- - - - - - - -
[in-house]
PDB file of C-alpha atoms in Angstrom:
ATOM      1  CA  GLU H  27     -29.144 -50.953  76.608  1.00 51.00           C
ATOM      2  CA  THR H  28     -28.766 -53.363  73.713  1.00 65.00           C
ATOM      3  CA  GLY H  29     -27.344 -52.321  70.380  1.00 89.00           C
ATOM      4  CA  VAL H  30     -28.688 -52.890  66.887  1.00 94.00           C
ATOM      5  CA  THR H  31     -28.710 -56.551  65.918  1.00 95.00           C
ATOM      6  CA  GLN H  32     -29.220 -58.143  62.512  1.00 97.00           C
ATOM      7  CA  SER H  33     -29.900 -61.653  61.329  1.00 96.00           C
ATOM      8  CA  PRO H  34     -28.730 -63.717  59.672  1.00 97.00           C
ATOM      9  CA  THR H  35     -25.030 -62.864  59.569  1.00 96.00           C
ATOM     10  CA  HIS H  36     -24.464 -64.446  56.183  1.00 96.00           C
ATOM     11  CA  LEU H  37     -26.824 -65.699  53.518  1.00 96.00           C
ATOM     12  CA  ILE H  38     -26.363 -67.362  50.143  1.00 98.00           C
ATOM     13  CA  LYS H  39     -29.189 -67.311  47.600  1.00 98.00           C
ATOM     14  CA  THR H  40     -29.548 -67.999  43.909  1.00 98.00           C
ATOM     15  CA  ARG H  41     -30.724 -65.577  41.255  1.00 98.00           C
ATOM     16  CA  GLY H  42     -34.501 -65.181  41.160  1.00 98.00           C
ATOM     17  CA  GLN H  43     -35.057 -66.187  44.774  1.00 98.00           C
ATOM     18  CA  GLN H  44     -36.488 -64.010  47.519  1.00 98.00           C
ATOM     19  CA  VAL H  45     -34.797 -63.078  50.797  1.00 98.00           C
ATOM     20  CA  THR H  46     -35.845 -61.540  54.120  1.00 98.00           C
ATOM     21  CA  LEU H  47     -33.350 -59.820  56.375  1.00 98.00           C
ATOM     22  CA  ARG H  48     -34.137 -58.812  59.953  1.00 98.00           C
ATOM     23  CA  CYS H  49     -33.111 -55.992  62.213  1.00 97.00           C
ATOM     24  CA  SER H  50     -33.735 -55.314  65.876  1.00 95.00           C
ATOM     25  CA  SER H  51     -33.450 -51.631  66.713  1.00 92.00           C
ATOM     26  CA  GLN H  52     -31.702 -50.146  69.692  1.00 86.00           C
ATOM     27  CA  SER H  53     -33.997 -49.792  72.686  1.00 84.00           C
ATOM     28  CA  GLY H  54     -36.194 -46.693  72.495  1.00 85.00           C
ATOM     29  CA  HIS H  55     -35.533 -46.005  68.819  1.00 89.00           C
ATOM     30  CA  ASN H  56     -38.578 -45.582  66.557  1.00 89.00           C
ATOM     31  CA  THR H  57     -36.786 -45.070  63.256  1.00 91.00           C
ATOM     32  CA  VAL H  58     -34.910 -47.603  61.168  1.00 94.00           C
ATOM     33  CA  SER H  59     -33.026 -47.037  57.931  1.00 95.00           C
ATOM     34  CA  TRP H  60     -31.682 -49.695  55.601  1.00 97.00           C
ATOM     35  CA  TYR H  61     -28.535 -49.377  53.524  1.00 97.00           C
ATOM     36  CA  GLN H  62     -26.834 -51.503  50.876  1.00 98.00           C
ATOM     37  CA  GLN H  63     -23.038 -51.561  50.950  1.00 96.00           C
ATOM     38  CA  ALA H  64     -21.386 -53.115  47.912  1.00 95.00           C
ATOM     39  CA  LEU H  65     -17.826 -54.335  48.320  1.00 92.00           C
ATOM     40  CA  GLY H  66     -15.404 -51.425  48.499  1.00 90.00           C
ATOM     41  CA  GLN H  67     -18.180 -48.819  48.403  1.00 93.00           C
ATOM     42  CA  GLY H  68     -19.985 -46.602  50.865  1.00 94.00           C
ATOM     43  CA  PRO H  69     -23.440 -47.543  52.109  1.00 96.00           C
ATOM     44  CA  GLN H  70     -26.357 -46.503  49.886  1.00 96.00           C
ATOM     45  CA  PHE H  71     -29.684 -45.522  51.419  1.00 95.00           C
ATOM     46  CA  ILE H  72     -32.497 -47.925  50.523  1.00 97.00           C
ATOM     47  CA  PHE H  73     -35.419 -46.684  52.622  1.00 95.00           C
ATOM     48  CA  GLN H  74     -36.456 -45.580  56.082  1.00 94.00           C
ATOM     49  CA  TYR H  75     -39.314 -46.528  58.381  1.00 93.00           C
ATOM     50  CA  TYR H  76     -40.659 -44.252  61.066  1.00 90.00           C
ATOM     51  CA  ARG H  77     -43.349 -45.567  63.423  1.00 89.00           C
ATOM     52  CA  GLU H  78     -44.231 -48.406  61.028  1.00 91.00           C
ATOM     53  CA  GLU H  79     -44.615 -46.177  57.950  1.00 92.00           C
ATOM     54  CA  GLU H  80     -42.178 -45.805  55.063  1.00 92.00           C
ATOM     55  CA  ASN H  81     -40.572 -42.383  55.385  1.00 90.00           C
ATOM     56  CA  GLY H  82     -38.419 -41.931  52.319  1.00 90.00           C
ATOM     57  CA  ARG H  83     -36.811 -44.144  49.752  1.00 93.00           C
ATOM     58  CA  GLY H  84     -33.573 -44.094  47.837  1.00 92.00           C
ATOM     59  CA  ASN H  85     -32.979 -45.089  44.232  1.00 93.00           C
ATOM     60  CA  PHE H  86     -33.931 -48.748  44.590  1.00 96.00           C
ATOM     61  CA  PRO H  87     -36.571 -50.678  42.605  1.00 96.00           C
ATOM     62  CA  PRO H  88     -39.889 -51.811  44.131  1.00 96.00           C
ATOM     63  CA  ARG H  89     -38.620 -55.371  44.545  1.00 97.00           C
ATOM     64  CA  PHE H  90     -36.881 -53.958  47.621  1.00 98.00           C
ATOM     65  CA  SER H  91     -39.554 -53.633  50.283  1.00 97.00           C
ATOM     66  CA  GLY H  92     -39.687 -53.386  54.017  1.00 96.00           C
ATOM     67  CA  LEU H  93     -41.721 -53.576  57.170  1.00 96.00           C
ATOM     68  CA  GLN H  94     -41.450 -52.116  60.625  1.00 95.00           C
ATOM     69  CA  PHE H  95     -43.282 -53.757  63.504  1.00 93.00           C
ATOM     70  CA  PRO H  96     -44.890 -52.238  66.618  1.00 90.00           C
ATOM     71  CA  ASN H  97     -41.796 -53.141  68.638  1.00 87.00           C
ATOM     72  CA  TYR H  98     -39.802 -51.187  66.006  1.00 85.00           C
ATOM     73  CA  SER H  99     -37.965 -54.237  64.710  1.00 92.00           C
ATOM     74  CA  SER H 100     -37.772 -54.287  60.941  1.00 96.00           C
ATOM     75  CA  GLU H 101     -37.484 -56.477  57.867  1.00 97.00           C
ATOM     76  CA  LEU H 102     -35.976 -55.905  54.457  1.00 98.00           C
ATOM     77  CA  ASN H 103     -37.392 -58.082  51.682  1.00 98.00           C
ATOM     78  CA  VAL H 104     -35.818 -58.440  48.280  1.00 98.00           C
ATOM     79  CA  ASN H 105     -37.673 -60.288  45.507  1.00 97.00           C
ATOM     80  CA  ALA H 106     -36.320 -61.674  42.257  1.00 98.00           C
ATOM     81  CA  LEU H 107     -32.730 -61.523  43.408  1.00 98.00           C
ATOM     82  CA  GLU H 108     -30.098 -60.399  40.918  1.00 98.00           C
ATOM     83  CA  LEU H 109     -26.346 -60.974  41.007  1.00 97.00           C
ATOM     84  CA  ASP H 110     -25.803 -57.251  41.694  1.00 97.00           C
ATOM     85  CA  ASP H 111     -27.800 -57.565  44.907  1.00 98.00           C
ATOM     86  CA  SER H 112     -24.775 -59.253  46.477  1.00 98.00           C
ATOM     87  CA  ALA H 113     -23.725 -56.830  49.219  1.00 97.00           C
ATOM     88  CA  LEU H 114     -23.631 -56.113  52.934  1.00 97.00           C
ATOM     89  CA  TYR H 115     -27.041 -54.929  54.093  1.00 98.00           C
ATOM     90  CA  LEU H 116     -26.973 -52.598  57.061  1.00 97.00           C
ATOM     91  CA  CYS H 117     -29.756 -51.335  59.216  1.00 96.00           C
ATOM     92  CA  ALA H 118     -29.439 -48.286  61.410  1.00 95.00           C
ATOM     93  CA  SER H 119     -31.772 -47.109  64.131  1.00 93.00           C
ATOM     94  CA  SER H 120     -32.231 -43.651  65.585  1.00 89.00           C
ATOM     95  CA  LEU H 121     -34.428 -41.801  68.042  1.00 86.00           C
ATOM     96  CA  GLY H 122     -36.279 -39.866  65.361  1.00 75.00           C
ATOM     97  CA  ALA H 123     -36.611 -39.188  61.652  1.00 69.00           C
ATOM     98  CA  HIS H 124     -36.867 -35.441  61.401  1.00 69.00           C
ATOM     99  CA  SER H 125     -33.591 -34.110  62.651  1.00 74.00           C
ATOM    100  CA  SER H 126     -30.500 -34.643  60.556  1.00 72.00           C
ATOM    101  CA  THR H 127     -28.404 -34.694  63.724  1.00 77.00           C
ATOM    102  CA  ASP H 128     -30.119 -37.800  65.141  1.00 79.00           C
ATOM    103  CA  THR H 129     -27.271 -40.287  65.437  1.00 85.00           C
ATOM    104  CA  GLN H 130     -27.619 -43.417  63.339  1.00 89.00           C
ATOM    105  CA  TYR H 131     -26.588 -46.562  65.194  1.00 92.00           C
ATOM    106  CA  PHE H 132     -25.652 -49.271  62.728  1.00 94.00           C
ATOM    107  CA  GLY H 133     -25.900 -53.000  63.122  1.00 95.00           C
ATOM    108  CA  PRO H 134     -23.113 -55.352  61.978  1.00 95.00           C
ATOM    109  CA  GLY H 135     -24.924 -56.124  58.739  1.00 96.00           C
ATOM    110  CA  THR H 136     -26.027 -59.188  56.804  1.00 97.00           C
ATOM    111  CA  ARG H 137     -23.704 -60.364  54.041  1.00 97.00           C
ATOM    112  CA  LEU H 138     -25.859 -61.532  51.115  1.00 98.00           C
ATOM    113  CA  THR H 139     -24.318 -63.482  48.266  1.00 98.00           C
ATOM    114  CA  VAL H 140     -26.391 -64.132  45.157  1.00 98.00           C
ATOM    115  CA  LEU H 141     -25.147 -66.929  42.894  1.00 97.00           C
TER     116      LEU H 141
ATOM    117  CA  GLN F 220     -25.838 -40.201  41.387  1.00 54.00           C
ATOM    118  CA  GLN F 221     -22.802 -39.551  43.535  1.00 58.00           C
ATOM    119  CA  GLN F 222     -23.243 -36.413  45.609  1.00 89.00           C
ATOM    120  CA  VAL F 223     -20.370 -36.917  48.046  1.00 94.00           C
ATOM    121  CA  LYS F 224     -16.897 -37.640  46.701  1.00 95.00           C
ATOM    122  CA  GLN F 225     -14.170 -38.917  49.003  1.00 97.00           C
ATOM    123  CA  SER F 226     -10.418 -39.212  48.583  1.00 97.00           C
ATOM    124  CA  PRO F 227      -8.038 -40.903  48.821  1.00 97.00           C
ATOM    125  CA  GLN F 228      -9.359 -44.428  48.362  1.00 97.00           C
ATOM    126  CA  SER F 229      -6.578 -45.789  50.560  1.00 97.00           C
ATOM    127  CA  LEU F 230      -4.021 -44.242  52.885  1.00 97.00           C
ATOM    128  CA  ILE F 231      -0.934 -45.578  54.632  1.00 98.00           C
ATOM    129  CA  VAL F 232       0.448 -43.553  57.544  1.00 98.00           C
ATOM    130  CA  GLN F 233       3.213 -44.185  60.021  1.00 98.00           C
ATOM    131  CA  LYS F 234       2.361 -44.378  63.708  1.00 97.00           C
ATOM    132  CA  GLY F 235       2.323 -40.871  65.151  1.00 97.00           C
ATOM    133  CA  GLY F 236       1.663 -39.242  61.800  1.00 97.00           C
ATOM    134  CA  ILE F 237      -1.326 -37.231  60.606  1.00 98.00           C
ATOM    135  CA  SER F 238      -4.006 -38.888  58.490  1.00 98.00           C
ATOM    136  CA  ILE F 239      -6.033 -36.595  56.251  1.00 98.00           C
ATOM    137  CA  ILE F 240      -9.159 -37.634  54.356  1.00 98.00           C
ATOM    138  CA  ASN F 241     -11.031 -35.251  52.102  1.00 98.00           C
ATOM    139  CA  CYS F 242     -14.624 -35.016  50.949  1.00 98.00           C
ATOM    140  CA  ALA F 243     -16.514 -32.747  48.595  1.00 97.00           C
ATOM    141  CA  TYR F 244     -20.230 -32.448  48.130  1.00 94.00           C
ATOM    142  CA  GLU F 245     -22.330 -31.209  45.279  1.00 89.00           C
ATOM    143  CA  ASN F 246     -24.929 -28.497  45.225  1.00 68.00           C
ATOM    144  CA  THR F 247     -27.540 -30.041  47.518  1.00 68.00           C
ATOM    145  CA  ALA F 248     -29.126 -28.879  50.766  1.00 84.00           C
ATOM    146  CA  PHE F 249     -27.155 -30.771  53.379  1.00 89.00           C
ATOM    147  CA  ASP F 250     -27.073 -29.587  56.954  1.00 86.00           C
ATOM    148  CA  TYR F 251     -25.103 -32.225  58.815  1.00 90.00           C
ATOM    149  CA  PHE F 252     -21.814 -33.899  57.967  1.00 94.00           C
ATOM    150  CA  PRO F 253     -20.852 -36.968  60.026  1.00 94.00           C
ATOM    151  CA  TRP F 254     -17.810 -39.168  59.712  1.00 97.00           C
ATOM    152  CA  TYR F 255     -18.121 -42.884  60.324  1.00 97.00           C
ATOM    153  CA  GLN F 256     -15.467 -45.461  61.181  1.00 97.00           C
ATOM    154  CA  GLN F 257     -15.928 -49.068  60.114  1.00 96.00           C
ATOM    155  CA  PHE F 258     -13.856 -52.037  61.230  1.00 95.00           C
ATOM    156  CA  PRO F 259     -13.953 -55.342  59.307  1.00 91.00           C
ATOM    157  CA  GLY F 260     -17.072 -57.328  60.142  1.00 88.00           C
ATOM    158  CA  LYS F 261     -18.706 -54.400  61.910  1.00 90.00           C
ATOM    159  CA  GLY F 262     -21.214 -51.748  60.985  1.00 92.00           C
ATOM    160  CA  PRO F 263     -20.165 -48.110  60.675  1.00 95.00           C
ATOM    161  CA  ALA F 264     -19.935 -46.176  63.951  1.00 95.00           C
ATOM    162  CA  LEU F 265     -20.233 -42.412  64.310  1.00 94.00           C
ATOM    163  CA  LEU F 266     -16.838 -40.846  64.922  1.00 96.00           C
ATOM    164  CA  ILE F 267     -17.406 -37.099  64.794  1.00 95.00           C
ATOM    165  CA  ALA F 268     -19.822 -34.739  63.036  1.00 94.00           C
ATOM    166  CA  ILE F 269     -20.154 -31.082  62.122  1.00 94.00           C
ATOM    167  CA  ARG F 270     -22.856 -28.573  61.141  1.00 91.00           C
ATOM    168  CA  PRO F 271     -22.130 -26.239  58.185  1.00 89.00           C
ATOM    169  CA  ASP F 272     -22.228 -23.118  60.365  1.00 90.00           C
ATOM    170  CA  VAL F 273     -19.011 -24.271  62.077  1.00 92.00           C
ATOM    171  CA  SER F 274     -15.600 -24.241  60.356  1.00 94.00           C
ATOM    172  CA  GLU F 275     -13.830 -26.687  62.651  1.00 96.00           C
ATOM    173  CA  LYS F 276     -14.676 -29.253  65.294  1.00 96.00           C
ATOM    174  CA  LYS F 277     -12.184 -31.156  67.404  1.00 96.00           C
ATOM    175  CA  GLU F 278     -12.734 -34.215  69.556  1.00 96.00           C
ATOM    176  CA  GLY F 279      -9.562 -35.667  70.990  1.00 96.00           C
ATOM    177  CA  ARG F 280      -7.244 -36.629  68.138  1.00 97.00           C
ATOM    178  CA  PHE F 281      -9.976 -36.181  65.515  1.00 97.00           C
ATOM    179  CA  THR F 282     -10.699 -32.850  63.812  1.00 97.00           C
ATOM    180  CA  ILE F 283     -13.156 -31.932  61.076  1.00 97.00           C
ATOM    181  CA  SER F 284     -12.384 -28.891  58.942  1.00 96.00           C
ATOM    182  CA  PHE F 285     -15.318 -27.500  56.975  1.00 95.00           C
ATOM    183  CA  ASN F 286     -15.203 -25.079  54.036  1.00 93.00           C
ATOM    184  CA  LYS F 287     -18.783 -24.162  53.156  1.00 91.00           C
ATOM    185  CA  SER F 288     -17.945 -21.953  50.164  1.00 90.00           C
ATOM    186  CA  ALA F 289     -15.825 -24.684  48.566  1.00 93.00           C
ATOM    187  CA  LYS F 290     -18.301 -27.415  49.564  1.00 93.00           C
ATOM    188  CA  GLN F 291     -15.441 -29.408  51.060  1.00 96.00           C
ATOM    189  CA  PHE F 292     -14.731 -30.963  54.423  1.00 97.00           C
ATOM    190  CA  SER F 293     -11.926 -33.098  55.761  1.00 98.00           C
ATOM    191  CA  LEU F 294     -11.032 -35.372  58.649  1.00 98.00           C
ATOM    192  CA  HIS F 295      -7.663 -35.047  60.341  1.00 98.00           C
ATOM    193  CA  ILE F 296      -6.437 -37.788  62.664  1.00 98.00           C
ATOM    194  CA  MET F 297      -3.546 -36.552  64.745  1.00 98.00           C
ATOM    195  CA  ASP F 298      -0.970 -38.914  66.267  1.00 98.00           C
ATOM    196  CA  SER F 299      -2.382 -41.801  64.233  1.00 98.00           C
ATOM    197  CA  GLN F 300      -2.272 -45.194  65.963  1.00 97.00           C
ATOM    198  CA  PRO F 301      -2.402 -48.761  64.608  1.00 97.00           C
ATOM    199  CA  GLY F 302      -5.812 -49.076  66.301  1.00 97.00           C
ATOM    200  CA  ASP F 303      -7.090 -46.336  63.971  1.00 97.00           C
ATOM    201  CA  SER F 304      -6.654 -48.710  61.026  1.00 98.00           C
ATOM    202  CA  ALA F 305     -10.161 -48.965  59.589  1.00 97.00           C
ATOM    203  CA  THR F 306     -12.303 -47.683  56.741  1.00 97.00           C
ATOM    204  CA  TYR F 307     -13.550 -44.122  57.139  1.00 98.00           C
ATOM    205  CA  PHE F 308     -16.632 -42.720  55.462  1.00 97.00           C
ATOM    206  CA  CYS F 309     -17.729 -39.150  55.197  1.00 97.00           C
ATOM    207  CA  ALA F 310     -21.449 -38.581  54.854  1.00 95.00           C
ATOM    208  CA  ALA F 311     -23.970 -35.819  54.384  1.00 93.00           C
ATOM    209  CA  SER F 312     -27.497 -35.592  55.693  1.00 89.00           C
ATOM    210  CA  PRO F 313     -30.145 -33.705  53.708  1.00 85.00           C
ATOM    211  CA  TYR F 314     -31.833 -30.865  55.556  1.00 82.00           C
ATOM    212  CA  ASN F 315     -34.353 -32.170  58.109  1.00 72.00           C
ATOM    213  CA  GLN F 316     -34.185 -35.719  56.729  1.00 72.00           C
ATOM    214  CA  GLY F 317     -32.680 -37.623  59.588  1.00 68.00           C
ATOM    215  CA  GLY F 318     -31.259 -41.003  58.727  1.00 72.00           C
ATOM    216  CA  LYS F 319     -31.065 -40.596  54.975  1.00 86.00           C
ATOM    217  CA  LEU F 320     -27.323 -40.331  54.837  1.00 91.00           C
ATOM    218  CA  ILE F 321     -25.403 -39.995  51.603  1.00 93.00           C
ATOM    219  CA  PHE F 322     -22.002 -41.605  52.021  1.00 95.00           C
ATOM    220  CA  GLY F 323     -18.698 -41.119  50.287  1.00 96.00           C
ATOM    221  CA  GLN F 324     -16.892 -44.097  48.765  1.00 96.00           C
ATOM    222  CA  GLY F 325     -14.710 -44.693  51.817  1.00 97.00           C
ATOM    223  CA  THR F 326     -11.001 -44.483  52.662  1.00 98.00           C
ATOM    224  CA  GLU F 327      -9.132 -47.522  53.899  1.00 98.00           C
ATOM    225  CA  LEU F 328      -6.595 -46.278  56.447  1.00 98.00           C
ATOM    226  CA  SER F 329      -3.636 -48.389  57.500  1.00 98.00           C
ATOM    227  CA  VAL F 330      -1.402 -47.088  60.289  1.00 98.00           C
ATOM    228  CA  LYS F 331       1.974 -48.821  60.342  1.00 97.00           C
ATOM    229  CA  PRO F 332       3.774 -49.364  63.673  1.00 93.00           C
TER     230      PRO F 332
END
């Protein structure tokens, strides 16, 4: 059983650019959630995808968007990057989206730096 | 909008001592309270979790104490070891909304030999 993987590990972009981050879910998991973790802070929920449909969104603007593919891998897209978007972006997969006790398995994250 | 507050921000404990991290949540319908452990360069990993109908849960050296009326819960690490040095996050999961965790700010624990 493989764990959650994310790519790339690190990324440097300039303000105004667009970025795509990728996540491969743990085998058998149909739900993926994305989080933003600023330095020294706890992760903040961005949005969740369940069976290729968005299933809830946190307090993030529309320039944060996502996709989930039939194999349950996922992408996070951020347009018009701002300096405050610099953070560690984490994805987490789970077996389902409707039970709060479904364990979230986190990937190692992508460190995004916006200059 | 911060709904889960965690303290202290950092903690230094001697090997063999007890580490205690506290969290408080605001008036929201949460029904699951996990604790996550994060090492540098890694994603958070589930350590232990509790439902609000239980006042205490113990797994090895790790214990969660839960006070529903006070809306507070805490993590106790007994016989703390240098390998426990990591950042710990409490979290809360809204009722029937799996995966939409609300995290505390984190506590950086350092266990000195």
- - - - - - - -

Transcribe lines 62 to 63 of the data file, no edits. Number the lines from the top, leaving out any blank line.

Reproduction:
ATOM     60  CA  PHE H  86     -33.931 -48.748  44.590  1.00 96.00           C
ATOM     61  CA  PRO H  87     -36.571 -50.678  42.605  1.00 96.00           C